2. The cascade lake processors have built-in hardware mitigations that are known to have some performance impact. Sure this impact is smaller impact than equivalent software mitigations but larger impact than no security mitigations at all. The 7900X results show in the charts are likely from 2 years ago with no or fewer security mitigations applied.

    3. Unlike enthusiast X299 boards that out-of-the box have no power limits and the cpu can turbo to its all-core turbo indefinitely, the Supermicro C246 boards adhere to Intel’s spec so the TDP is enforced after 28 (or so) seconds. So the 3235 in the above results was turboing to its all-core frequency (and we don’t know if it is 4GHZ as it is for the 7900X to begin with) for only 28 seconds - after that its frequency dropped to a value that would make the cpu power consumption not exceed 180W (i.e. equal to the TDP).

    P.S: There is a mistake in the article. Specifically, under the Test Bed section it says that the board used was the X11SCA-W (instead of the X11SPA-T that this review is supposedly about). It also says that the RAM used was 2x16GB Corsair Vengeance LPX DDR4-2400 (run at 2666) which would have been the case for the X11SCA-W (mainstream 1151 socket and dual channel RAM). This board (the X11SPA-T) should have been tested with 6x16GB at 2933MHZ. Clearly the author forgot to fully update the table when he copy-pasted it from the older article about the X11SCA-W.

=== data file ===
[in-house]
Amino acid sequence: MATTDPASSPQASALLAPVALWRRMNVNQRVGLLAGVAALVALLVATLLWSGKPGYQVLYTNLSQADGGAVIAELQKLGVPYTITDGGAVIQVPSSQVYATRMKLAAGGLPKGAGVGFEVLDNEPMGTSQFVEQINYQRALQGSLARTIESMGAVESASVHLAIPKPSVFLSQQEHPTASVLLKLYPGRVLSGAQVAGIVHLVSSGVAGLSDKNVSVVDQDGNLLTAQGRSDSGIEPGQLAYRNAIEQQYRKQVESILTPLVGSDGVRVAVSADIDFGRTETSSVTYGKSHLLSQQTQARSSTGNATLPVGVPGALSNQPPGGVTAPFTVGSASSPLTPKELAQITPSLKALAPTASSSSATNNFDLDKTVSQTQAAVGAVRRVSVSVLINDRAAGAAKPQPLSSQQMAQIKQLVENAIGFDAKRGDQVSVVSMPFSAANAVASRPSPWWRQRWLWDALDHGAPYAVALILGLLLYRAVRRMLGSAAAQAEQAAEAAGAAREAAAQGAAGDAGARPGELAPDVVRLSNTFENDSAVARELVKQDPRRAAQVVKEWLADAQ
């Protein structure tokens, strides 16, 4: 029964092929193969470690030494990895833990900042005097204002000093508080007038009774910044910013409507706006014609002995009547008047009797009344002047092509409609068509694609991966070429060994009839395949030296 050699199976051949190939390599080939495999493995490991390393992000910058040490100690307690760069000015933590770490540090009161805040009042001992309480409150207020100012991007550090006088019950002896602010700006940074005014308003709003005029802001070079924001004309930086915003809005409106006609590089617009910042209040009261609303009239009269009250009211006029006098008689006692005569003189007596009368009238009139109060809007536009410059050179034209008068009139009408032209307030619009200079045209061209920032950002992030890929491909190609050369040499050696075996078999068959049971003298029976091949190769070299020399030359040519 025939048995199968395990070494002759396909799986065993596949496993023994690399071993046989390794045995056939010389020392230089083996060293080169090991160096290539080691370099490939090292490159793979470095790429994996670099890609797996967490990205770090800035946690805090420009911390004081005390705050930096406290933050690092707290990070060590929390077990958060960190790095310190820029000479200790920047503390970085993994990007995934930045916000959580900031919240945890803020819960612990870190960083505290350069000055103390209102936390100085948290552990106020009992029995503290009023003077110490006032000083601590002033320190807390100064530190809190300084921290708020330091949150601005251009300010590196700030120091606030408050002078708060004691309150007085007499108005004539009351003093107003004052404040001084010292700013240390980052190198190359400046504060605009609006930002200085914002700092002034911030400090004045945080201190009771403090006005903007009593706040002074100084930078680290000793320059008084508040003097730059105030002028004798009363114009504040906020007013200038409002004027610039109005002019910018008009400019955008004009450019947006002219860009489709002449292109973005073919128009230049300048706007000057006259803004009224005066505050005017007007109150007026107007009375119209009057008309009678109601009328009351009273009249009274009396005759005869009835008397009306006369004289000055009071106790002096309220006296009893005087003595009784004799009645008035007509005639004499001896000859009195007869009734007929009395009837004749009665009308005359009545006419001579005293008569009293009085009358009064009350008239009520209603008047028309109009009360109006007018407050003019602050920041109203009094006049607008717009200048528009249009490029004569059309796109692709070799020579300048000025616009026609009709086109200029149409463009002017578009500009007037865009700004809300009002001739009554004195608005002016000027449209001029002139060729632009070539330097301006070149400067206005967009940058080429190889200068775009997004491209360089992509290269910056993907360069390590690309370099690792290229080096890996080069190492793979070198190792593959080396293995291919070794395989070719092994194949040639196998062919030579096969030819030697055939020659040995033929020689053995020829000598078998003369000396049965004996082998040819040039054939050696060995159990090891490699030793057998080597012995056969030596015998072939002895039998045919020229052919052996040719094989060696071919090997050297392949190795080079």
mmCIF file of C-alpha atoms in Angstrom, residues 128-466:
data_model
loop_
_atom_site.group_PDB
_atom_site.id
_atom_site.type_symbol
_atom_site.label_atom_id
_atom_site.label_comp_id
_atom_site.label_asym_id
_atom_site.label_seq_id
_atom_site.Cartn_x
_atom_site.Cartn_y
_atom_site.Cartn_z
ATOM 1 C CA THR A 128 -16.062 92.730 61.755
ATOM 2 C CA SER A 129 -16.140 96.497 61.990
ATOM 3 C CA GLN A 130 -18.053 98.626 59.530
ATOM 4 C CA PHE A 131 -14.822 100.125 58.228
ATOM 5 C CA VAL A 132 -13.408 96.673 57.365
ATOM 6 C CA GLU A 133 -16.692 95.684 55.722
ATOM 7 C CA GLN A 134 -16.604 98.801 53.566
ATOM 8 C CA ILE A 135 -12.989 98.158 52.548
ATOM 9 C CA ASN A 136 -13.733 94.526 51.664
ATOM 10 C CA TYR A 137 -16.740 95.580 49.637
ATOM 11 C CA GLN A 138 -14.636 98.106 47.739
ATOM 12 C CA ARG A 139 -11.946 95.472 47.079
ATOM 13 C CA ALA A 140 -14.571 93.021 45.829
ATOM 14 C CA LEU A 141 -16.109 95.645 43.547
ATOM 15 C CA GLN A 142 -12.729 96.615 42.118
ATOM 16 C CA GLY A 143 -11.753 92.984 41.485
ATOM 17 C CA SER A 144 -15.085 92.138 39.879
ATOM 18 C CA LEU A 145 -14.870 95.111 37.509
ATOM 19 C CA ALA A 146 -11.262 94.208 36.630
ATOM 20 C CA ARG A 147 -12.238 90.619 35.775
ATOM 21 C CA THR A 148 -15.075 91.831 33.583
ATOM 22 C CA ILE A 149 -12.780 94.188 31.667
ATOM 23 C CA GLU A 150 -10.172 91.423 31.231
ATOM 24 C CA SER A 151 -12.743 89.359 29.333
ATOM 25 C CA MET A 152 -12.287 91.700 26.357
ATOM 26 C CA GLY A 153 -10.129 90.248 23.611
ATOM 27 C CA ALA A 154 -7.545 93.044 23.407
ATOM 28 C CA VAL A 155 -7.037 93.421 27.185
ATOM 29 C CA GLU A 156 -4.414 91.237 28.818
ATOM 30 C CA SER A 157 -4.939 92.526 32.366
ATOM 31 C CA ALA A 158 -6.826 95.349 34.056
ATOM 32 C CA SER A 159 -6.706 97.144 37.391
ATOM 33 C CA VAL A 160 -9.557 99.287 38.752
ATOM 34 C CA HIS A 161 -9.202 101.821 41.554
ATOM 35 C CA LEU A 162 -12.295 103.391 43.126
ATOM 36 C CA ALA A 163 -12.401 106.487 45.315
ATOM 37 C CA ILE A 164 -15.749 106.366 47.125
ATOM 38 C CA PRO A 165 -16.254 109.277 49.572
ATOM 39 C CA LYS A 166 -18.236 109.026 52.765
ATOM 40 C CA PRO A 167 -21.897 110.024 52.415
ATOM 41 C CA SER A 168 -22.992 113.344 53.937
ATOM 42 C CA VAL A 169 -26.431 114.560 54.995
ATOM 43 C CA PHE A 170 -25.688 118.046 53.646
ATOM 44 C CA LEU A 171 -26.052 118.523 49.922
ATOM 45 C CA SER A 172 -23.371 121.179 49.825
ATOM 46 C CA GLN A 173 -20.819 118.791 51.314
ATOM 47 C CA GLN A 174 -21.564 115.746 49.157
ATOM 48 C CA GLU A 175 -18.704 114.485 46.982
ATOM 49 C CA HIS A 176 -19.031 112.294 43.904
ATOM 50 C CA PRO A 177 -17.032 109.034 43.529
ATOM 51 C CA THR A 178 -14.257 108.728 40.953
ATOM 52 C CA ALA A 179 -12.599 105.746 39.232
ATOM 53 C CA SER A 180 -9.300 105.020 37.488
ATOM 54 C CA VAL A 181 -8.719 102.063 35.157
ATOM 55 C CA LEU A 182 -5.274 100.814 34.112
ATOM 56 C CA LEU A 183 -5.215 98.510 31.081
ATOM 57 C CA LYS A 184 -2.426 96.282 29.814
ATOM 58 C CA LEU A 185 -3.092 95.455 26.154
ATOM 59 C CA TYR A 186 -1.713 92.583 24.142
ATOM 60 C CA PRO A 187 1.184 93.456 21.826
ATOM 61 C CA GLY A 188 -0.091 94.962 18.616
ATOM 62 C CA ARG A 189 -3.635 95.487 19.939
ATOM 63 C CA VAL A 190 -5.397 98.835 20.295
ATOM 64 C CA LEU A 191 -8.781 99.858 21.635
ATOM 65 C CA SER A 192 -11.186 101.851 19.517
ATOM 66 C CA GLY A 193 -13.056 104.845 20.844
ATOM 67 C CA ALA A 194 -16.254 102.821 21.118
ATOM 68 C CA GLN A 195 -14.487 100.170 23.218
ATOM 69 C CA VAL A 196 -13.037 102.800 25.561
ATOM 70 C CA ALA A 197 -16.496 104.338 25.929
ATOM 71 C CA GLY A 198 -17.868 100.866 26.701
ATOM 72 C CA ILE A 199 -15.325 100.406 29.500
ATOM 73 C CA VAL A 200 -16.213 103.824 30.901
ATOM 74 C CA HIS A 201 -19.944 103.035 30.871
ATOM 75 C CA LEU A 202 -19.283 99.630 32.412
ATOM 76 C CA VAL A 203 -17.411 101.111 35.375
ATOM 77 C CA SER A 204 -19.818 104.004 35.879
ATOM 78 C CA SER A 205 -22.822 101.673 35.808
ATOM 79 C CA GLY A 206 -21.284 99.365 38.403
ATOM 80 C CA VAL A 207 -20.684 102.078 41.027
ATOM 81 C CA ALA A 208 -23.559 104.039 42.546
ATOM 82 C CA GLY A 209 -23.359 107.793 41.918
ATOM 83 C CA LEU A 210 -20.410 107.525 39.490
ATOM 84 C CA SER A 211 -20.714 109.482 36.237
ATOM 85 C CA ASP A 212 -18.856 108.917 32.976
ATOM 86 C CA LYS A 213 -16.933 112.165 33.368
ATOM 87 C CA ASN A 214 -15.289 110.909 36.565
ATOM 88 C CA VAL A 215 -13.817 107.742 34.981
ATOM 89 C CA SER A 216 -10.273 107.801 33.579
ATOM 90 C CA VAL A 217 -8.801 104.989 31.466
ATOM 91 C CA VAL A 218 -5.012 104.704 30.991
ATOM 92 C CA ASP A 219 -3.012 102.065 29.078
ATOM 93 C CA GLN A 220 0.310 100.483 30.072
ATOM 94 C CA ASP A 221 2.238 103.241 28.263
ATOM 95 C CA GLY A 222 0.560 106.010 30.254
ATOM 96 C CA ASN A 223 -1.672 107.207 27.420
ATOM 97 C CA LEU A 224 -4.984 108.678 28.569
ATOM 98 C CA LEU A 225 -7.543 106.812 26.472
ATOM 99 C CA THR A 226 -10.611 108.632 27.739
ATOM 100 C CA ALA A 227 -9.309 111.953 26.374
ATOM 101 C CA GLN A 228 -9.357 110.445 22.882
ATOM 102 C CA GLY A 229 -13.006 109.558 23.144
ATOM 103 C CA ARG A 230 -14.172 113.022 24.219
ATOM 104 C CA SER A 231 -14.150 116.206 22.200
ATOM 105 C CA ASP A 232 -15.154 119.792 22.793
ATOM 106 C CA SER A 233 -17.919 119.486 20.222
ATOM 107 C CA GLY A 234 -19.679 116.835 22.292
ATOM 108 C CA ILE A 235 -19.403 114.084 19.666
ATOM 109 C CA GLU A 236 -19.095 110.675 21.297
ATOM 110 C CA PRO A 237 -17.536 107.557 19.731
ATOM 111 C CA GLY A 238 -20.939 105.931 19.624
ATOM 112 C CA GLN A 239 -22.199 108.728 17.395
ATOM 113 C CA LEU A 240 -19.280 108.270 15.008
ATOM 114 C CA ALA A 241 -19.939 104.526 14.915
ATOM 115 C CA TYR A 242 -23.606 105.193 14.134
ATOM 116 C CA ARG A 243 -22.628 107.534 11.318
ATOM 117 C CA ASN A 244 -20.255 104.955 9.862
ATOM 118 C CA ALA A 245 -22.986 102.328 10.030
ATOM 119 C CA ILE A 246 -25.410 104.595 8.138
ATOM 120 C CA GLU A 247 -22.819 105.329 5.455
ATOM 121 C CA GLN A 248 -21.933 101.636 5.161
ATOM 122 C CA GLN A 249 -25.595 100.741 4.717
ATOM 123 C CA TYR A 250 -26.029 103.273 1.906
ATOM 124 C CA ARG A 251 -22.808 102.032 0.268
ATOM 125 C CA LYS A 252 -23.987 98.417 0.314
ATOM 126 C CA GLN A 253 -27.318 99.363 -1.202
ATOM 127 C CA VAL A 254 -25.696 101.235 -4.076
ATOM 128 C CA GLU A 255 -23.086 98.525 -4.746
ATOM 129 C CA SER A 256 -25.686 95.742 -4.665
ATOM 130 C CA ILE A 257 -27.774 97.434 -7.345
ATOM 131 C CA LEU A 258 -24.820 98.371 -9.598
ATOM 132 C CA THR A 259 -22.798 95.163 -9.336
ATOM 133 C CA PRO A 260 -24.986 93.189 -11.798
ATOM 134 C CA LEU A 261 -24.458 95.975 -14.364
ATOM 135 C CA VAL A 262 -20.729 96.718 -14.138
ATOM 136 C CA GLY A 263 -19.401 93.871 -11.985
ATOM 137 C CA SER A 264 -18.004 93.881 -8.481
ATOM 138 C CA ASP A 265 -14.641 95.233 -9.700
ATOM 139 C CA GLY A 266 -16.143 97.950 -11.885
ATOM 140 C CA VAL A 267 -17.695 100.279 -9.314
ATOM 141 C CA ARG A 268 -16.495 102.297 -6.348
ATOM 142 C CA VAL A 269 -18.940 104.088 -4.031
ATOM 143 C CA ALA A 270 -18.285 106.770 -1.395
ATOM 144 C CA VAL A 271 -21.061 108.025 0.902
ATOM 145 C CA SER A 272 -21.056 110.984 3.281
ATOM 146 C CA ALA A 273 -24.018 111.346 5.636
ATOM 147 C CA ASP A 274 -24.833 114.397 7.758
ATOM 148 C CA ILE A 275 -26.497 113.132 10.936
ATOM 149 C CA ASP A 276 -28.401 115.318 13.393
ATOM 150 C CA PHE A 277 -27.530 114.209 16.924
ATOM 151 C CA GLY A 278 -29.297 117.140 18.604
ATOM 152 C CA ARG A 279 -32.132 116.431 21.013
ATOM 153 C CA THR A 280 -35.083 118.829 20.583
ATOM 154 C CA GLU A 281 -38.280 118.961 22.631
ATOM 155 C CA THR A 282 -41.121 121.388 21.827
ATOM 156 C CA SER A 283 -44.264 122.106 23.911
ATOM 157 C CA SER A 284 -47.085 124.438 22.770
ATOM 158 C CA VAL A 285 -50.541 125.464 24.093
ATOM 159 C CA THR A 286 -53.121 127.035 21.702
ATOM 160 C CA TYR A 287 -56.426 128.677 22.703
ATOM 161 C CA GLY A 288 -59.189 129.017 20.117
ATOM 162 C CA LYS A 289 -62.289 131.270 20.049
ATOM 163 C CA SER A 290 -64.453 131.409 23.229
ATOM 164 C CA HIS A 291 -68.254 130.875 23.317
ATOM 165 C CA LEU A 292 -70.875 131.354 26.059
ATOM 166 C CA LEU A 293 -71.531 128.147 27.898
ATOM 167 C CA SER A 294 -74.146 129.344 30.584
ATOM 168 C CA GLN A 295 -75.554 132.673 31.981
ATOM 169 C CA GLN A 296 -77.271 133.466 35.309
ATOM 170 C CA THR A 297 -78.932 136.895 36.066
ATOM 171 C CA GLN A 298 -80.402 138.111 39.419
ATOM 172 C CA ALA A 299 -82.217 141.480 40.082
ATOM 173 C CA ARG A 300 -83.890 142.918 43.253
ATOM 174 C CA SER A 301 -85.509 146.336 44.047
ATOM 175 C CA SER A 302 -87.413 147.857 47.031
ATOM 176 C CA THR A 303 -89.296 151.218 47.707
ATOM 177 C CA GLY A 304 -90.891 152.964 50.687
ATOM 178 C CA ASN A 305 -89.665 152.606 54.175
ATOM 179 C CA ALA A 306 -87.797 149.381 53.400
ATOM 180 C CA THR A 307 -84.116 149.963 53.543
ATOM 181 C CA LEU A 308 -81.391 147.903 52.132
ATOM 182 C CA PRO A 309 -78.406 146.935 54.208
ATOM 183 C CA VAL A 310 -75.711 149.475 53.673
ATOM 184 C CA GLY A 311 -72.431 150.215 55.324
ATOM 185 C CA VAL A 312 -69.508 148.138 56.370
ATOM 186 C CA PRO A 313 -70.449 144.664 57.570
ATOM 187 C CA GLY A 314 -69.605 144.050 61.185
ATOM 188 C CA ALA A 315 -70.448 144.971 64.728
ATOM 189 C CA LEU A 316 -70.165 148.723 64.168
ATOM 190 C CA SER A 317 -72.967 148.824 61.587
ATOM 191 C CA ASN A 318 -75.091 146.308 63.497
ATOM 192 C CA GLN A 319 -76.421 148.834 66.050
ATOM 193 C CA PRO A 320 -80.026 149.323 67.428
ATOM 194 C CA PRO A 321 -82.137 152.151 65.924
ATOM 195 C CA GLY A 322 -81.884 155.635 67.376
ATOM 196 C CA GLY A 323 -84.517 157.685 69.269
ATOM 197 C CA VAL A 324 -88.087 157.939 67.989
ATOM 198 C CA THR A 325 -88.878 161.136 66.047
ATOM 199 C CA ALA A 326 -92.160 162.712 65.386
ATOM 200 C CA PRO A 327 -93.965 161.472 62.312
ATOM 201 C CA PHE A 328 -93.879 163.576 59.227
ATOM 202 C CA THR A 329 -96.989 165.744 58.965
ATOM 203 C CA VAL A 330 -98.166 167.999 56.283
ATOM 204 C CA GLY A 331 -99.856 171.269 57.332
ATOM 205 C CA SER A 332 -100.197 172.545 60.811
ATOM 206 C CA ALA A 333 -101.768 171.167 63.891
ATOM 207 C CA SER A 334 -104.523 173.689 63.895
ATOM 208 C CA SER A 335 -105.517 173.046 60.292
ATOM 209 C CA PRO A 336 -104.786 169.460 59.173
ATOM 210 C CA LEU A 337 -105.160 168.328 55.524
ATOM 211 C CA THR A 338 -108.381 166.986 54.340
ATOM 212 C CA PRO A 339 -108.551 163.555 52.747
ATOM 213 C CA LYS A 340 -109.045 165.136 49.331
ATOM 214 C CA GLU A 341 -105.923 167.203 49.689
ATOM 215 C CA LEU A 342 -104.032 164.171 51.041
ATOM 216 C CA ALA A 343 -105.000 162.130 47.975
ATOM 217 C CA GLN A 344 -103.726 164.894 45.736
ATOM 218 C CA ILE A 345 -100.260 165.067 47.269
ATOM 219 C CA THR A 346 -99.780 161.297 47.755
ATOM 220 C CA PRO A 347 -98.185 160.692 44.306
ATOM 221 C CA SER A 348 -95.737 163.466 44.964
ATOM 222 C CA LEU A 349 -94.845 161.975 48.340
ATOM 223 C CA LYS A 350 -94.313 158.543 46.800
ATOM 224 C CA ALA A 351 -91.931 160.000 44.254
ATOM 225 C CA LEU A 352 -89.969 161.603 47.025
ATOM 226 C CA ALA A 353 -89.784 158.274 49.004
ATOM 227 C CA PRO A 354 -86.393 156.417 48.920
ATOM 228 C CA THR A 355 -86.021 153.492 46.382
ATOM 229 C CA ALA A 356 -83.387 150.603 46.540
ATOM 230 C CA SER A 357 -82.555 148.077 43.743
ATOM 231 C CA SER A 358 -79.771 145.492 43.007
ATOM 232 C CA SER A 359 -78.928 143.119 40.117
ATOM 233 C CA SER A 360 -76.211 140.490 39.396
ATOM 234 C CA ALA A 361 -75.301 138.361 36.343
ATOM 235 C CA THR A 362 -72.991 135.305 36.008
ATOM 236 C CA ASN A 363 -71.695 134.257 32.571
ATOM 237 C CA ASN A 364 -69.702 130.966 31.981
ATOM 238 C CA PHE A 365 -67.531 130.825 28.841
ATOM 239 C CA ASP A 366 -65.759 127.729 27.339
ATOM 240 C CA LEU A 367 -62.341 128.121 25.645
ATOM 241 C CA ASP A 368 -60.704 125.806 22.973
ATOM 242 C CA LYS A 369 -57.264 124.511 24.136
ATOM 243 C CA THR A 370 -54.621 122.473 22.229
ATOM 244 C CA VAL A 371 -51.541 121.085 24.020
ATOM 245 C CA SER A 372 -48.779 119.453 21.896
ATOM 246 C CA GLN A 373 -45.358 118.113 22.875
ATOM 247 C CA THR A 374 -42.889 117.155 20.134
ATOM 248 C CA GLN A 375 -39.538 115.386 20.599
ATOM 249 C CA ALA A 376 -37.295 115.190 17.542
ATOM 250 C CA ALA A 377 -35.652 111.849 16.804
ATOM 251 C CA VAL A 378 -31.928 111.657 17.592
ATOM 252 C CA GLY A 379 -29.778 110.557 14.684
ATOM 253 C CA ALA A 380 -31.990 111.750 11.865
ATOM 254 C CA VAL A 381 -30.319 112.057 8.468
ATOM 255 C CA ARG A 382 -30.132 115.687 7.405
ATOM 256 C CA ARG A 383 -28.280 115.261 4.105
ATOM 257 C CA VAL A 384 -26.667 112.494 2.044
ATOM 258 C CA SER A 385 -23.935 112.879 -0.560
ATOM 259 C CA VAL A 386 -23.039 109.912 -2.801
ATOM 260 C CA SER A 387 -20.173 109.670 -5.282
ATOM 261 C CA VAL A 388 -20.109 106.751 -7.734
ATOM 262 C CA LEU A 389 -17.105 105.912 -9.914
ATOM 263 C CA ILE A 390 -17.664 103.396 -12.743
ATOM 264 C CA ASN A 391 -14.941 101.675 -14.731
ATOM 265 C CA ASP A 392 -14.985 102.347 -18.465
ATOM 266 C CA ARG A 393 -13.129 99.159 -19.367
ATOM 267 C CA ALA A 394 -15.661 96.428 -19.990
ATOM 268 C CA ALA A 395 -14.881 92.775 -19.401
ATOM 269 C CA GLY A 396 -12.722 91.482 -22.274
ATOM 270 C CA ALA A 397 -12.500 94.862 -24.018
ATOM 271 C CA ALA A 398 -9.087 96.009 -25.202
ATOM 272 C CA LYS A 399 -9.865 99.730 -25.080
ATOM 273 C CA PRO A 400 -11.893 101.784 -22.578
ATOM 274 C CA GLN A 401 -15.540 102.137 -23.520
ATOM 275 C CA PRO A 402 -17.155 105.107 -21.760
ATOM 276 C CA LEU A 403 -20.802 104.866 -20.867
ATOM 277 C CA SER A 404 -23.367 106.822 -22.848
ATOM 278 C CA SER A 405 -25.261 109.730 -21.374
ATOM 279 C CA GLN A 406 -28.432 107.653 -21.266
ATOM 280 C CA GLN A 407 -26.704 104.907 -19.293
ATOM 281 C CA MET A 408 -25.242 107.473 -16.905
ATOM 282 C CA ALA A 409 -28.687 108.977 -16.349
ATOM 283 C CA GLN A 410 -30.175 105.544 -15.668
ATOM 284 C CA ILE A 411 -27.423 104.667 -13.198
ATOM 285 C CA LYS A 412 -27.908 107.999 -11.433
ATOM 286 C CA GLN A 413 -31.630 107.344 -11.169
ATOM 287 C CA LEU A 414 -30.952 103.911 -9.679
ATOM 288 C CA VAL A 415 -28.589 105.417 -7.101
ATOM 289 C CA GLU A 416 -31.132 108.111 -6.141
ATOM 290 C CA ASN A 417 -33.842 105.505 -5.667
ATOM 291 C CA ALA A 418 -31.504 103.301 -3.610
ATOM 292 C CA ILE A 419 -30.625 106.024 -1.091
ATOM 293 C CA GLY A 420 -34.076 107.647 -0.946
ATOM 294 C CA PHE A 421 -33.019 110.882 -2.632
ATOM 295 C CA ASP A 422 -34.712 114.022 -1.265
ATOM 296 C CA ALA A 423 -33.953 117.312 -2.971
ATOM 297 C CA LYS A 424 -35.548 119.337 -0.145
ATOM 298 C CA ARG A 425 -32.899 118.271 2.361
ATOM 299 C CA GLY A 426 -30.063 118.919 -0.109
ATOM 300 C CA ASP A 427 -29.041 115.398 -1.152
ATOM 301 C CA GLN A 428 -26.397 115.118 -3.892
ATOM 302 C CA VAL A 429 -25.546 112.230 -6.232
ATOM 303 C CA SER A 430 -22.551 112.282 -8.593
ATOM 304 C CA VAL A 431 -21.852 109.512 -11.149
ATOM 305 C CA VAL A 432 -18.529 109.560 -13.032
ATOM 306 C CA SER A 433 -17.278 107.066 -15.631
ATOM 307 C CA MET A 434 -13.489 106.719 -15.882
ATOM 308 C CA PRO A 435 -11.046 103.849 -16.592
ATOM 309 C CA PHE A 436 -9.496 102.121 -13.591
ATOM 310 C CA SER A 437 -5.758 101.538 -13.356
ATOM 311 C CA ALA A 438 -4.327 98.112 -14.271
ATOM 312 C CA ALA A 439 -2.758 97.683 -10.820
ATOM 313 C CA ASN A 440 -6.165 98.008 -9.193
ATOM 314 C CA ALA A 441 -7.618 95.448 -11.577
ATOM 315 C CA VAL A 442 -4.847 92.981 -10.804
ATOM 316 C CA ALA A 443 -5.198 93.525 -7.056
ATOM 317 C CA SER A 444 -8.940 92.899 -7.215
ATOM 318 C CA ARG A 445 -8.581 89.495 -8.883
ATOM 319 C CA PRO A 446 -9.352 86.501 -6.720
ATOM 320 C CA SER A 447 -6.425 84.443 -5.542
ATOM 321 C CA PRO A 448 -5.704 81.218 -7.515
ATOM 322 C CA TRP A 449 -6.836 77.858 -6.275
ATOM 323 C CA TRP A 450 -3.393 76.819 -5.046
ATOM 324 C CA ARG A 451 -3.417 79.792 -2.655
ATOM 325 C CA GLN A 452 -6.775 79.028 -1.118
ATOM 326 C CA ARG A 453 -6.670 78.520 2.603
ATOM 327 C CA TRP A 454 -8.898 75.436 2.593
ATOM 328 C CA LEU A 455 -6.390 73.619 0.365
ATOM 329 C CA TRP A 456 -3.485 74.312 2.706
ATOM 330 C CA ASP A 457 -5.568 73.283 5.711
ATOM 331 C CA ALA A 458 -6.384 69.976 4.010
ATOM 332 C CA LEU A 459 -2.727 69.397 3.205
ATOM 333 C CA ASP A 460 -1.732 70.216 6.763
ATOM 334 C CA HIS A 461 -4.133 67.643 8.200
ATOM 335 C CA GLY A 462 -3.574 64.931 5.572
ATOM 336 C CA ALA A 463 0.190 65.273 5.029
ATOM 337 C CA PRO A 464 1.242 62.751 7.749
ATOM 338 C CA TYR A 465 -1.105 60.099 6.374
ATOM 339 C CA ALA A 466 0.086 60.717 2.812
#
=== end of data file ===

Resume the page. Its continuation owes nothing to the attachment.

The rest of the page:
Reply
  • Tomatotech - Friday, January 24, 2020 - link

    Nice to see how the big boys handle it. Most of my work is with mITX systems. Would be lovely to see a reasonably priced SFF mobo with more than 2 RAM slots and more than 1 nvme m.2 slot. There have been some but they’re not cheap. Reply
  • eastcoast_pete - Friday, January 24, 2020 - link

    This board is outside my personal needs, but I would love to see a lower-priced good quality consumer ATX board with good VRMs, no LEDs and the appearance of this workstation board at a fair price. Something tells me I wouldn't be the only potential customer. Any takers? Reply
  • Foeketijn - Sunday, January 26, 2020 - link

    I even emailed them to ask for a bullet proof no nonsense AM4 board (with official ECC support). Reply
  • otherwise - Tuesday, February 25, 2020 - link

    The Asus "WS" boards are directly aimed at this market. Reply
  • watersb - Saturday, January 25, 2020 - link

    Wow. Do I build one of these, or go for the Mac Pro? Reply
  • Licky McShmickletips - Saturday, January 25, 2020 - link

    Please allow me to correct a small error in your postulation:

    "Do I build -two- of these, or buy one Mac Pro equivalent?"
    Reply
  • Death666Angel - Saturday, January 25, 2020 - link

    Do you need MacOS? Go with Apple. Do you just need a good workstation? Build it yourself. :) Reply